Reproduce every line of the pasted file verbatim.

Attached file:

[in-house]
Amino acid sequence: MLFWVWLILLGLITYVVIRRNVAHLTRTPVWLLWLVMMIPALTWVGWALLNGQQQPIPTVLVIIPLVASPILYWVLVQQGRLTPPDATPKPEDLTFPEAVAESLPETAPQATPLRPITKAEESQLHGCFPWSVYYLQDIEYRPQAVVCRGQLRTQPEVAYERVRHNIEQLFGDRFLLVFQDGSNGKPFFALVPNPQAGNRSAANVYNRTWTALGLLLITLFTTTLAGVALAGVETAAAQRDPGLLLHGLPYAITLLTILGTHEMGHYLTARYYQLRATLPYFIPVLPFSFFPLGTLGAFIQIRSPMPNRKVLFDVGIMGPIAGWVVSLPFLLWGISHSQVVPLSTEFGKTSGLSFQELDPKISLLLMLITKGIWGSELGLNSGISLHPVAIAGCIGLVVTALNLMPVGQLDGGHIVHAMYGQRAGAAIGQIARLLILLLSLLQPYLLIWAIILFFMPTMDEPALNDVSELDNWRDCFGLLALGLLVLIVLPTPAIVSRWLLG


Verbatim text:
[in-house]
Amino acid sequence: MLFWVWLILLGLITYVVIRRNVAHLTRTPVWLLWLVMMIPALTWVGWALLNGQQQPIPTVLVIIPLVASPILYWVLVQQGRLTPPDATPKPEDLTFPEAVAESLPETAPQATPLRPITKAEESQLHGCFPWSVYYLQDIEYRPQAVVCRGQLRTQPEVAYERVRHNIEQLFGDRFLLVFQDGSNGKPFFALVPNPQAGNRSAANVYNRTWTALGLLLITLFTTTLAGVALAGVETAAAQRDPGLLLHGLPYAITLLTILGTHEMGHYLTARYYQLRATLPYFIPVLPFSFFPLGTLGAFIQIRSPMPNRKVLFDVGIMGPIAGWVVSLPFLLWGISHSQVVPLSTEFGKTSGLSFQELDPKISLLLMLITKGIWGSELGLNSGISLHPVAIAGCIGLVVTALNLMPVGQLDGGHIVHAMYGQRAGAAIGQIARLLILLLSLLQPYLLIWAIILFFMPTMDEPALNDVSELDNWRDCFGLLALGLLVLIVLPTPAIVSRWLLG